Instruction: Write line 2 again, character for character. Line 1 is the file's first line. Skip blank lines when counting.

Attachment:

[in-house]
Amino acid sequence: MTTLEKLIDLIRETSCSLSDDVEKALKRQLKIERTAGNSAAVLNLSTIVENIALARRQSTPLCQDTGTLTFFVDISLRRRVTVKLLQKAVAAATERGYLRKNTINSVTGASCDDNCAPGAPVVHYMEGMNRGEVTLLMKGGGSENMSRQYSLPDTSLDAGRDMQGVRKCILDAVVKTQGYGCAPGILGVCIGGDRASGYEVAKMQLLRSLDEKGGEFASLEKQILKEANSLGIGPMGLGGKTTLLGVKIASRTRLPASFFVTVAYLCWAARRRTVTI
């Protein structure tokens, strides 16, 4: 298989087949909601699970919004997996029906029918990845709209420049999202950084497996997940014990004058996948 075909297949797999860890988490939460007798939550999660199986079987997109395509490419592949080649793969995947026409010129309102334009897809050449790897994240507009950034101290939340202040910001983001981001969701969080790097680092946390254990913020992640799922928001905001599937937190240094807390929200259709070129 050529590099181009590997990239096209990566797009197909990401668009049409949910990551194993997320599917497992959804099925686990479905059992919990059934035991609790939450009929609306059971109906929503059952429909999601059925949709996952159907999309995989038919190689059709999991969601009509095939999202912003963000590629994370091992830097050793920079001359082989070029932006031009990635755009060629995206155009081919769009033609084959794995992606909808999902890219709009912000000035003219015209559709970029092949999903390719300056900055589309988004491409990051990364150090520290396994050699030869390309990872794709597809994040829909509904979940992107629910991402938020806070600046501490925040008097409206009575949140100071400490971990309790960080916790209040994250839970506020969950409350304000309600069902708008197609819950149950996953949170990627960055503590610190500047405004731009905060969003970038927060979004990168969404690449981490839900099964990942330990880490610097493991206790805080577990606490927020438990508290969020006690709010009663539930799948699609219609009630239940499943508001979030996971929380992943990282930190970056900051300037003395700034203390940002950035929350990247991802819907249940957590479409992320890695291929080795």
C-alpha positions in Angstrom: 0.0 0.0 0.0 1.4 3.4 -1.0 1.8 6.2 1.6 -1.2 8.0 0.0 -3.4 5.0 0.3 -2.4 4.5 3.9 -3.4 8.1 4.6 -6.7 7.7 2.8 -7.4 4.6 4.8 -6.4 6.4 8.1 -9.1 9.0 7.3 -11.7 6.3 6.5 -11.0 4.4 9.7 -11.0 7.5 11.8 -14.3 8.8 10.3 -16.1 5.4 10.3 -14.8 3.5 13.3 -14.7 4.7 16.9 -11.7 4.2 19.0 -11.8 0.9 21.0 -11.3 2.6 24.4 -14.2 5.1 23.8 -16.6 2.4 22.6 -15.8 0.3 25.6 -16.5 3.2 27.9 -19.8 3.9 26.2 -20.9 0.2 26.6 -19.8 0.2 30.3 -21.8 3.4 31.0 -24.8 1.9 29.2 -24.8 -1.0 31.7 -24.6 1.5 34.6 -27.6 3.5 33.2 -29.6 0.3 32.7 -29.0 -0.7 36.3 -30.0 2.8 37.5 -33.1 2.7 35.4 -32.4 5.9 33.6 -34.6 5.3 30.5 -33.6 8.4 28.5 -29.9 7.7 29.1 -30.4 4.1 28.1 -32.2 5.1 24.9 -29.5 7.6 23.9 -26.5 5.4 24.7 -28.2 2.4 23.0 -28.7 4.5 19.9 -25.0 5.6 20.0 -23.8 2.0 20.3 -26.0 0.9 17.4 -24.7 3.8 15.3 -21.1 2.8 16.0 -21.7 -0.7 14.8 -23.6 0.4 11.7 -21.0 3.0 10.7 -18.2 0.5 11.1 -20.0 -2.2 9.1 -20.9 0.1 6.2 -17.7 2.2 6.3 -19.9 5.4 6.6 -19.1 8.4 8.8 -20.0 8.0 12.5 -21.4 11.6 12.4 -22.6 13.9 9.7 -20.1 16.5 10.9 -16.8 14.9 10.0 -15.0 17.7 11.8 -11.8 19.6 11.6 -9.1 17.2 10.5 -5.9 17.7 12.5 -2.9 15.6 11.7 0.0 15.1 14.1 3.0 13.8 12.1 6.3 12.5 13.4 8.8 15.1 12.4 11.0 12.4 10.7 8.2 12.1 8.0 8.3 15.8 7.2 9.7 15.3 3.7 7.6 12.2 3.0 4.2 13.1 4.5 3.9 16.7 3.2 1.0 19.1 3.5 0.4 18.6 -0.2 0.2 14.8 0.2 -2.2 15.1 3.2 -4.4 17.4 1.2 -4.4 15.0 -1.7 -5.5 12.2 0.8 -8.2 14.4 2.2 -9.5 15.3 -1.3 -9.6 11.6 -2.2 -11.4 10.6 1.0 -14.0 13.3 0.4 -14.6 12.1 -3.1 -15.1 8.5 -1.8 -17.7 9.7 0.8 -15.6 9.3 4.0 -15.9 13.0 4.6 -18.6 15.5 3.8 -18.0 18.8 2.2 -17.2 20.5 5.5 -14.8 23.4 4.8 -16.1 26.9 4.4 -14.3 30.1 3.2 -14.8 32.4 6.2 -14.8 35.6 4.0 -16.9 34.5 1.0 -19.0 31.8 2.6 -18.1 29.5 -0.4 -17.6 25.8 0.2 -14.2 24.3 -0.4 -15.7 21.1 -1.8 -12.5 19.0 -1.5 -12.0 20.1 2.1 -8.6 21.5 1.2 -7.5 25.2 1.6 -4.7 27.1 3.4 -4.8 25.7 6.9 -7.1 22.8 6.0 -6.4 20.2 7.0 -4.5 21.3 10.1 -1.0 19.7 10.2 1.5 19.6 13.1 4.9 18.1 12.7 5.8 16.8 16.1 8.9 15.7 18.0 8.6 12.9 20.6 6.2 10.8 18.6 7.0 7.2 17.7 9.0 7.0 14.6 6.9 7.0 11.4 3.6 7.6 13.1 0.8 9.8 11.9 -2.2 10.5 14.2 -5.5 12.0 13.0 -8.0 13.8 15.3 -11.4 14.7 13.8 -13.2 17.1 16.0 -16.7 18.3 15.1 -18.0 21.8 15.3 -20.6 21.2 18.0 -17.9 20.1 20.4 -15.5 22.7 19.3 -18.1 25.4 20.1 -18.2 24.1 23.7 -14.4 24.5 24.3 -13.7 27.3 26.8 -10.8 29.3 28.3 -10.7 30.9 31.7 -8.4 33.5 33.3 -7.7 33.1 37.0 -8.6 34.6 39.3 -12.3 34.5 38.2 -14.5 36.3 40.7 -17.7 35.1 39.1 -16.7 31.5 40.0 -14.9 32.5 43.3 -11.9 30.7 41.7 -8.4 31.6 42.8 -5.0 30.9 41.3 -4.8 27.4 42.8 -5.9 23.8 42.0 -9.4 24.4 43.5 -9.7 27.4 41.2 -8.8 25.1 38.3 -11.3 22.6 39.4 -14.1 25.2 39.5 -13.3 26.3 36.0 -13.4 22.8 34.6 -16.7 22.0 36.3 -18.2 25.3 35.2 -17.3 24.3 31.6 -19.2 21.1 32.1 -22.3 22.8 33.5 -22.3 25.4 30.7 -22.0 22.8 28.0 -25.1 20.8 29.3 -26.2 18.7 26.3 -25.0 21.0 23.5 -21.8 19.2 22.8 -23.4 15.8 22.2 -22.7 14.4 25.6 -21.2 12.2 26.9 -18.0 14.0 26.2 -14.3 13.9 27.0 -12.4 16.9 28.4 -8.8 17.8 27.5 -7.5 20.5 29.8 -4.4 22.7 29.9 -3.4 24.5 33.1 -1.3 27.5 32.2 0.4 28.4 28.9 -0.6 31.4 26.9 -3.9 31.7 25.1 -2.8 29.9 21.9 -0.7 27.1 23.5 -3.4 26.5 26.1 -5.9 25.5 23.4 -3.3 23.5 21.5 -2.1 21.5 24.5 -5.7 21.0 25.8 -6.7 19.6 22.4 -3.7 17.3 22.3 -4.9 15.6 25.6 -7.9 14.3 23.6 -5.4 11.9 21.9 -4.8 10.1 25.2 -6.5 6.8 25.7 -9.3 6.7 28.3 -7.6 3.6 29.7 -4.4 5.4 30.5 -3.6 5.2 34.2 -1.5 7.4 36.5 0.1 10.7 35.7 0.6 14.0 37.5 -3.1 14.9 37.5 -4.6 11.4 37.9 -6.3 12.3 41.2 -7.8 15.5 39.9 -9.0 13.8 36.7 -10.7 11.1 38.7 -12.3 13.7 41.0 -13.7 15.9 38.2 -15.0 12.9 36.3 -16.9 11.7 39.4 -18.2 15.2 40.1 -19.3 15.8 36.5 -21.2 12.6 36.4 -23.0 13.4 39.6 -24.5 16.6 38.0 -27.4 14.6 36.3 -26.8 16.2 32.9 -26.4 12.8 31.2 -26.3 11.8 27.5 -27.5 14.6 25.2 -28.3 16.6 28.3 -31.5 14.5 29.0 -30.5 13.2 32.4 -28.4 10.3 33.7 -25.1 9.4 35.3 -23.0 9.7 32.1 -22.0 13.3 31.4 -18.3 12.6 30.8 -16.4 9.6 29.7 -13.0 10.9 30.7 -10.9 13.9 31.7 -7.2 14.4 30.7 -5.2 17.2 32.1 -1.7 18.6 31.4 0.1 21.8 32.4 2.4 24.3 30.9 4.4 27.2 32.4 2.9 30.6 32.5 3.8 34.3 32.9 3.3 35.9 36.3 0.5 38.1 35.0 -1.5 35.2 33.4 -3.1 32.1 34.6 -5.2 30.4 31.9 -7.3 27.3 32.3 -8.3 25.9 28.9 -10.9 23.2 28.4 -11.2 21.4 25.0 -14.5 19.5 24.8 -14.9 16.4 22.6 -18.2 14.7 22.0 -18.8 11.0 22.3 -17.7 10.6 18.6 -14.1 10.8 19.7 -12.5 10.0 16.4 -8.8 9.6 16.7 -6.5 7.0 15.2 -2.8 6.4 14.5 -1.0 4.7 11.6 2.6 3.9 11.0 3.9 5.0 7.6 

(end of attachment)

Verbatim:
Amino acid sequence: MTTLEKLIDLIRETSCSLSDDVEKALKRQLKIERTAGNSAAVLNLSTIVENIALARRQSTPLCQDTGTLTFFVDISLRRRVTVKLLQKAVAAATERGYLRKNTINSVTGASCDDNCAPGAPVVHYMEGMNRGEVTLLMKGGGSENMSRQYSLPDTSLDAGRDMQGVRKCILDAVVKTQGYGCAPGILGVCIGGDRASGYEVAKMQLLRSLDEKGGEFASLEKQILKEANSLGIGPMGLGGKTTLLGVKIASRTRLPASFFVTVAYLCWAARRRTVTI